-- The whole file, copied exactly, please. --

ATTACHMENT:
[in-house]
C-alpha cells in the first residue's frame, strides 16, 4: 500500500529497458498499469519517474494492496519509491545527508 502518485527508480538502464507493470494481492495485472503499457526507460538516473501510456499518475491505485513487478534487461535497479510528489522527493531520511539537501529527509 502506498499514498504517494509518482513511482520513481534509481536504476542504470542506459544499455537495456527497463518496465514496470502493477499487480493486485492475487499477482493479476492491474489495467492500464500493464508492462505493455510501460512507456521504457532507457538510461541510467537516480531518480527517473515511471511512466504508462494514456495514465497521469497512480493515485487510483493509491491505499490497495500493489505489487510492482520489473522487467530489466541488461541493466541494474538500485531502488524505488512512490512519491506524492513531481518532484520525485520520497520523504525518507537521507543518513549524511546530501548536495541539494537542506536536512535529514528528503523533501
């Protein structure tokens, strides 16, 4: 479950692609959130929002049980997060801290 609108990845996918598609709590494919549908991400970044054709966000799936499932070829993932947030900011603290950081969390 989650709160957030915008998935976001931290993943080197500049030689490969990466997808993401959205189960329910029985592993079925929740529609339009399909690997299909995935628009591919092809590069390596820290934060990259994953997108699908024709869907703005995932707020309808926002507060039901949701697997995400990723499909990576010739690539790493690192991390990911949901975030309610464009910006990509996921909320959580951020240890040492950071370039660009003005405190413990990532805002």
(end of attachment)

[in-house]
C-alpha cells in the first residue's frame, strides 16, 4: 500500500529497458498499469519517474494492496519509491545527508 502518485527508480538502464507493470494481492495485472503499457526507460538516473501510456499518475491505485513487478534487461535497479510528489522527493531520511539537501529527509 502506498499514498504517494509518482513511482520513481534509481536504476542504470542506459544499455537495456527497463518496465514496470502493477499487480493486485492475487499477482493479476492491474489495467492500464500493464508492462505493455510501460512507456521504457532507457538510461541510467537516480531518480527517473515511471511512466504508462494514456495514465497521469497512480493515485487510483493509491491505499490497495500493489505489487510492482520489473522487467530489466541488461541493466541494474538500485531502488524505488512512490512519491506524492513531481518532484520525485520520497520523504525518507537521507543518513549524511546530501548536495541539494537542506536536512535529514528528503523533501
């Protein structure tokens, strides 16, 4: 479950692609959130929002049980997060801290 609108990845996918598609709590494919549908991400970044054709966000799936499932070829993932947030900011603290950081969390 989650709160957030915008998935976001931290993943080197500049030689490969990466997808993401959205189960329910029985592993079925929740529609339009399909690997299909995935628009591919092809590069390596820290934060990259994953997108699908024709869907703005995932707020309808926002507060039901949701697997995400990723499909990576010739690539790493690192991390990911949901975030309610464009910006990509996921909320959580951020240890040492950071370039660009003005405190413990990532805002």